This dissertation investigates the embryonic specification of a specific group of cells: the germ cells. Germ cells, which give rise to sperm and egg, are the only cells in sexually-reproducing animals that directly contribute hereditary information to the next generation. Germ cells are therefore a universal cell type across animals, and represent a profound novelty that likely arose near the base of the animal phylogeny. Yet despite their conserved, essential function in all animals, there is surprising diversity in the mechanisms that specify these cells during embryonic development. In this dissertation, I address the diversity of germ cell specification mechanisms in insects. I focus on two species, the milkweed bug Oncopeltus fasciatus (Hemiptera) and the cricket Gryllus bimaculatus (Orthoptera), which both branch basally to the Holometabola (those insects which undergo metamorphosis, including the well-studied fruit fly Drosophila melanogaster ), and thus provide important phylogenetic breadth to our understanding of germ cell specification across insects. Using functional genetic approaches, I show that germ cell specification in both Oncopeltus and Gryllus differs fundamentally from germ cell specification in Drosophila. Specifically, I provide evidence that germ cells arise via inductive cell signaling during mid-embryogenesis, rather than via maternally-supplied cytoplasmic determinants localized in the oocyte, as is the case for Drosophila. These data suggest that Drosophila employs an evolutionarily derived mode of germ cell specification. In further support of this hypothesis, I show that several of the genes required for Drosophila germ cell specification perform other functions in both Oncopeltus and Gryllus. I demonstrate that one of these genes, oskar, which is the only gene both necessary and sufficient for germ cell specification in Drosophila, instead functions in nervous system of the cricket, both during embryonic development and in the adult brain. I suggest that the evolution of the derived mode of germ cell specification seen in Drosophila may have involved co-opting oskar into the germ cell specification pathway from an ancestral role in the nervous system.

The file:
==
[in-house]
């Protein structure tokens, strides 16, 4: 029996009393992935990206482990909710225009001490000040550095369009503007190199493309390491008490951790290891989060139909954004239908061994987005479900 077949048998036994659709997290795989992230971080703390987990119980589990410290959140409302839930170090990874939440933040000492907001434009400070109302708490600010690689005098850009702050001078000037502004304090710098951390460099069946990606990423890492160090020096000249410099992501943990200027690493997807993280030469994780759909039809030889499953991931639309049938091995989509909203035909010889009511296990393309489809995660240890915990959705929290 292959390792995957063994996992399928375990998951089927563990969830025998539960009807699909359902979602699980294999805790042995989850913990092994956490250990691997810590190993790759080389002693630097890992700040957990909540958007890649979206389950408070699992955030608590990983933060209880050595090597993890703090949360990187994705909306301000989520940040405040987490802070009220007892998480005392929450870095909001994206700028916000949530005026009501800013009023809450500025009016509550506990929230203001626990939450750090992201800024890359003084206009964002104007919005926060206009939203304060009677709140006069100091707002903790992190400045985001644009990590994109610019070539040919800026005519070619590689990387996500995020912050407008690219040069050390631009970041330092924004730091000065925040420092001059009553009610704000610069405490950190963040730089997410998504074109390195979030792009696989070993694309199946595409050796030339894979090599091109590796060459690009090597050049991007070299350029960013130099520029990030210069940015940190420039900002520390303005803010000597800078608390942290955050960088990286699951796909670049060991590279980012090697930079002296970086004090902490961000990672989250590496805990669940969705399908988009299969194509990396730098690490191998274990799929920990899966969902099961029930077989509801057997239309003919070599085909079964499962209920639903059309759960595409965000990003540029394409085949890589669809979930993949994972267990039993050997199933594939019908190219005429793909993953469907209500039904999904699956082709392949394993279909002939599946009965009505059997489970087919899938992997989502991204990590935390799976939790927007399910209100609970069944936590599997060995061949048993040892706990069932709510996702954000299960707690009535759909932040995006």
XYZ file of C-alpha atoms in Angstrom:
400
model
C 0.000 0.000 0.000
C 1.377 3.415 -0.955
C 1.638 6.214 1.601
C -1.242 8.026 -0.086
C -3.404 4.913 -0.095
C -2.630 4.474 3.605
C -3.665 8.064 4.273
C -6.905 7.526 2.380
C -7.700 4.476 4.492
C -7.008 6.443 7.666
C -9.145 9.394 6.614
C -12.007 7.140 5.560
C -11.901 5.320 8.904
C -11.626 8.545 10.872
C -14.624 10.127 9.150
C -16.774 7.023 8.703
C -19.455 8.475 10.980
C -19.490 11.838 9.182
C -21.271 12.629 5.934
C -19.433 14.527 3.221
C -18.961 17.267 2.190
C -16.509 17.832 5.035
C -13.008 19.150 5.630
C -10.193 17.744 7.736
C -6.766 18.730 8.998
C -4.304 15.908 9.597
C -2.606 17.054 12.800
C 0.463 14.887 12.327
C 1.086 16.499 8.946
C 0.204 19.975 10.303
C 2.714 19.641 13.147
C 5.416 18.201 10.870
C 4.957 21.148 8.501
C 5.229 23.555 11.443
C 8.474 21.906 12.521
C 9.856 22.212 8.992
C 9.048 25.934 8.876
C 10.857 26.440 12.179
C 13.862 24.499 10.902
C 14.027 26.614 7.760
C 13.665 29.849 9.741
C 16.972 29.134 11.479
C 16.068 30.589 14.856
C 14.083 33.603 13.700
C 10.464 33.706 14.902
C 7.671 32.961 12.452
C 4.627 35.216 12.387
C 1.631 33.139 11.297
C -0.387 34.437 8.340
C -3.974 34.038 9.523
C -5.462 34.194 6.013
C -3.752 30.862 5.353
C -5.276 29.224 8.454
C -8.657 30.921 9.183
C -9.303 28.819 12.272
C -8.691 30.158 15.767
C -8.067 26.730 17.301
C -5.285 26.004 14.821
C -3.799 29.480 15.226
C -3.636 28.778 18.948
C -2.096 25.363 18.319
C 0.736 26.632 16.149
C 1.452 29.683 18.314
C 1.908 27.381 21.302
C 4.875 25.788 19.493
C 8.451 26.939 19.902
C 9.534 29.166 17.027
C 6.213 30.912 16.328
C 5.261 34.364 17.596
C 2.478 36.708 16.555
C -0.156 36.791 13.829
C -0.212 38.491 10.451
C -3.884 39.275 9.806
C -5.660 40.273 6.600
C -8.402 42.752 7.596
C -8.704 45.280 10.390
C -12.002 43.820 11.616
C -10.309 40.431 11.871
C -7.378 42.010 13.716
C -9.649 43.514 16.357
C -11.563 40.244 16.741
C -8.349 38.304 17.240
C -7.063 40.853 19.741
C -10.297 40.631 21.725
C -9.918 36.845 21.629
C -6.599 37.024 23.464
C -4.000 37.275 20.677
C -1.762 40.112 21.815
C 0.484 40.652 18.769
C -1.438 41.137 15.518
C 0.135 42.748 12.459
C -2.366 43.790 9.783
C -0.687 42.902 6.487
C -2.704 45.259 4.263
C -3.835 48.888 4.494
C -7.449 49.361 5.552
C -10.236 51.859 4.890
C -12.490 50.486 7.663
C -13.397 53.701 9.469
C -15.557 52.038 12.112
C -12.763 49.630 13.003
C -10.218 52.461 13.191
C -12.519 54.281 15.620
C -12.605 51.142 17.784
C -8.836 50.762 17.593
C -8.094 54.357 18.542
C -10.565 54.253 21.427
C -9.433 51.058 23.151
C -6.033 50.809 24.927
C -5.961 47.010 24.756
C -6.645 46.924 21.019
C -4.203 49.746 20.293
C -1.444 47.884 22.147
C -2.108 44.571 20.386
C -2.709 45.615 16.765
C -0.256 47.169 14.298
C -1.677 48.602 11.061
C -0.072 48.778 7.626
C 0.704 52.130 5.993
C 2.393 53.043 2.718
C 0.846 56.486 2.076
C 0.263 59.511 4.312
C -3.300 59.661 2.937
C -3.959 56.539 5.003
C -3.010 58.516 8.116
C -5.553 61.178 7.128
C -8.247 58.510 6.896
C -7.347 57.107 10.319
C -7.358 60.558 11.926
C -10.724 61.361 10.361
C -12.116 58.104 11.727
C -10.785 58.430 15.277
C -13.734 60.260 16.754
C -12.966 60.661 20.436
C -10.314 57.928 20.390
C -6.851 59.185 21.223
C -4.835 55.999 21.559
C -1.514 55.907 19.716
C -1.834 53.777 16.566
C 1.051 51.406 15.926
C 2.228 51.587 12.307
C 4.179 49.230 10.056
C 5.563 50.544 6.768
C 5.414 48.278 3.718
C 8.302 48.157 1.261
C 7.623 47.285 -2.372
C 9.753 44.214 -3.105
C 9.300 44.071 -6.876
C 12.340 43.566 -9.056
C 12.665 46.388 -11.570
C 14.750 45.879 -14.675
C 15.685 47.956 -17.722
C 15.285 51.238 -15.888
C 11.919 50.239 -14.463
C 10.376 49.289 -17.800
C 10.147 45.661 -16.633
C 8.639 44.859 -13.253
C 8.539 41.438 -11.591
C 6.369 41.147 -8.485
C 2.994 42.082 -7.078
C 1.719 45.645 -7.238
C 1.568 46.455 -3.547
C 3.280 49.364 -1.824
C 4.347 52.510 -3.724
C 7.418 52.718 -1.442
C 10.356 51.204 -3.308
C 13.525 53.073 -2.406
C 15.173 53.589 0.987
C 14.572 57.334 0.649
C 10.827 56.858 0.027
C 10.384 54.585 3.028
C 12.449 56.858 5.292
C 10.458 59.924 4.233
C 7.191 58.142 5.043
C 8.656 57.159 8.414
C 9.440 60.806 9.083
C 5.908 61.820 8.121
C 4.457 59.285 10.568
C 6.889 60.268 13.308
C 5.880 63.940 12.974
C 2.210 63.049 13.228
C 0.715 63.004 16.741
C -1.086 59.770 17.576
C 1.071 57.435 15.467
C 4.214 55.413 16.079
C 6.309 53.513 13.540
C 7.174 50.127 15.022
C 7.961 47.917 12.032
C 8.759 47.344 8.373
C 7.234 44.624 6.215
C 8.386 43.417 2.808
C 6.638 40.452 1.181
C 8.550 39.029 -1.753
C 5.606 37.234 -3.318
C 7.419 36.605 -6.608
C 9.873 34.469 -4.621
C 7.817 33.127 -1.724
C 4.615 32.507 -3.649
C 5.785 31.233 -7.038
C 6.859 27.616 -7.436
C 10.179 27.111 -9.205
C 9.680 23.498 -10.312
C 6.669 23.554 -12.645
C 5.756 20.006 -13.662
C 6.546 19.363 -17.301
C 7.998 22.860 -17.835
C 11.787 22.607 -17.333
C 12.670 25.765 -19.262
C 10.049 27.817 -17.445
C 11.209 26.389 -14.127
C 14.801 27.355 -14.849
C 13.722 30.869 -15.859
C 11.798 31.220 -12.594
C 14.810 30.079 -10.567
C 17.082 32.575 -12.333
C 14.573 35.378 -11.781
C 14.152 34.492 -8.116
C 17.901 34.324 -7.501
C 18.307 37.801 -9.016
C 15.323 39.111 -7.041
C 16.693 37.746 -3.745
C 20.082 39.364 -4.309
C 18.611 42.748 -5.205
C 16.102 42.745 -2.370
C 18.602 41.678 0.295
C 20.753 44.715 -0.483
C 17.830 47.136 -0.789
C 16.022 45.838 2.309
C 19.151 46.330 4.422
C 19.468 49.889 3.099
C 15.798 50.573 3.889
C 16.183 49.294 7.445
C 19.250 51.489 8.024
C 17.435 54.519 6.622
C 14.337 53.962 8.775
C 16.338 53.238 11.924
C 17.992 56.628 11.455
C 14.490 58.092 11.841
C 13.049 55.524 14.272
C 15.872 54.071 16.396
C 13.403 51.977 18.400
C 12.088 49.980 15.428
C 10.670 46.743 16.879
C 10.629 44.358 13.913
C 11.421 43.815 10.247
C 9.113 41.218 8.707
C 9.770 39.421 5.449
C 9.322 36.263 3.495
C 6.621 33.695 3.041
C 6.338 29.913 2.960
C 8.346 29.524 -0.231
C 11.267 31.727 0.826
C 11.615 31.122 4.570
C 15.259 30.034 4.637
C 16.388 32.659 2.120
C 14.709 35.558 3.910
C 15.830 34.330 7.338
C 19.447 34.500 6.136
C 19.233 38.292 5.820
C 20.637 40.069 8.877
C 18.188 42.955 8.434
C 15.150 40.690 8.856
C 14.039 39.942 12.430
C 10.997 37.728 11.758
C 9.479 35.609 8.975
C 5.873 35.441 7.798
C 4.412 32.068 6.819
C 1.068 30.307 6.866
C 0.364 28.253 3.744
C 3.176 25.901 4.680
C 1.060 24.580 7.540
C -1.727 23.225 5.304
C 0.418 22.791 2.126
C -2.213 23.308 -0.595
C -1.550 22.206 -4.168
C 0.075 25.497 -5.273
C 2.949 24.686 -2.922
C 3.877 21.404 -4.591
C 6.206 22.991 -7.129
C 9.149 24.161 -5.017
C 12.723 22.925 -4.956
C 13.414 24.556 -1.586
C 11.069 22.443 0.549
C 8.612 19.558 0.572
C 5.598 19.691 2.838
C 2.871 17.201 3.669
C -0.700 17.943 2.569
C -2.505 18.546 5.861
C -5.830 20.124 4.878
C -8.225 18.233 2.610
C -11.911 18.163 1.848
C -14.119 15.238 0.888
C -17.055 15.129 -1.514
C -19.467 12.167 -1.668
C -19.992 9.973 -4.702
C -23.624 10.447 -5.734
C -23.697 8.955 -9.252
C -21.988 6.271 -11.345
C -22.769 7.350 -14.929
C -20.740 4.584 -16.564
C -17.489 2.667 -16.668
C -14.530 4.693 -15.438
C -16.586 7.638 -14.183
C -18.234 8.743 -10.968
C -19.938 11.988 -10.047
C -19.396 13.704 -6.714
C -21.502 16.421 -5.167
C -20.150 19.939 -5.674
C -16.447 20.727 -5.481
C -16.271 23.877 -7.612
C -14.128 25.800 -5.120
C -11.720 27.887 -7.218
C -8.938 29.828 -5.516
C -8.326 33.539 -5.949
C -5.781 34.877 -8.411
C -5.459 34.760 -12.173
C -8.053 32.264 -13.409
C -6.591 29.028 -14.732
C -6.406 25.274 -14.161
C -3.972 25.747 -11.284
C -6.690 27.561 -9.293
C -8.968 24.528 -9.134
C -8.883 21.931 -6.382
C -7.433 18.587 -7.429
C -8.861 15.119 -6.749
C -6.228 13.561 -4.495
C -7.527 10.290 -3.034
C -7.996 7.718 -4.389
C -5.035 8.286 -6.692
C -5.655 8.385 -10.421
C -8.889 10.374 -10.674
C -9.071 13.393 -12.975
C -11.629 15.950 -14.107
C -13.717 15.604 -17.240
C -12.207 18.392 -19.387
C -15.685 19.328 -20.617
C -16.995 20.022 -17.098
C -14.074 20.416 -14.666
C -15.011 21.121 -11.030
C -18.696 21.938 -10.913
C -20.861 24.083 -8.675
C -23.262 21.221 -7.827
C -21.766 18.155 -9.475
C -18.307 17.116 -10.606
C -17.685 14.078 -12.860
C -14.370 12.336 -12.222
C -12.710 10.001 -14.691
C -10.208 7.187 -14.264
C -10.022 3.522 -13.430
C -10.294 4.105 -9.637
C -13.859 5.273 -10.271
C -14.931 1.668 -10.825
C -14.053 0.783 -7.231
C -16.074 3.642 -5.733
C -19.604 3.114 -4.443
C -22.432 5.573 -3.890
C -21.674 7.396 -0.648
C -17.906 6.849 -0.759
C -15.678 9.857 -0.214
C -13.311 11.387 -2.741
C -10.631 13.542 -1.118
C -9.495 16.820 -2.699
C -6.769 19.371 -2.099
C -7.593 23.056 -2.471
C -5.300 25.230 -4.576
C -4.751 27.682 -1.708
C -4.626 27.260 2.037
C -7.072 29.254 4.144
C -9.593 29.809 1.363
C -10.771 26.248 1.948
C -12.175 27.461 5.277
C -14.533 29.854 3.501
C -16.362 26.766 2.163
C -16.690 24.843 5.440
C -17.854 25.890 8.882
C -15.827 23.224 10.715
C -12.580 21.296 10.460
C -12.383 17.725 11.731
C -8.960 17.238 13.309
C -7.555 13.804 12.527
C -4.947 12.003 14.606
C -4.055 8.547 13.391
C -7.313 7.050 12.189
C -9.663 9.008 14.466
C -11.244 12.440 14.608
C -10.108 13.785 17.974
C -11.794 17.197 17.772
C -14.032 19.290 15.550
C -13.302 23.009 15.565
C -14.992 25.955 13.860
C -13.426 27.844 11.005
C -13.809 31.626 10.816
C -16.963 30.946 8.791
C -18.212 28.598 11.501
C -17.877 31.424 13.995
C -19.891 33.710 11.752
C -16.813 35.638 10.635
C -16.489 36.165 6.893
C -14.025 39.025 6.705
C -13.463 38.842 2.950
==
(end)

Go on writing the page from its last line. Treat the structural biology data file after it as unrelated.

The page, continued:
|Advisor:||Extavour, Cassandra G.|
|Commitee:||Abhzanov, Arkhat, Dunn, Casey, Kramer, Elena M.|
|Department:||Biology, Organismic and Evolutionary|
|School Location:||United States -- Massachusetts|
|Source:||DAI-B 75/10(E), Dissertation Abstracts International|
|Subjects:||Evolution and Development|
|Keywords:||Cell specification, Evo-devo, Germ cells, Insects, Oskar|
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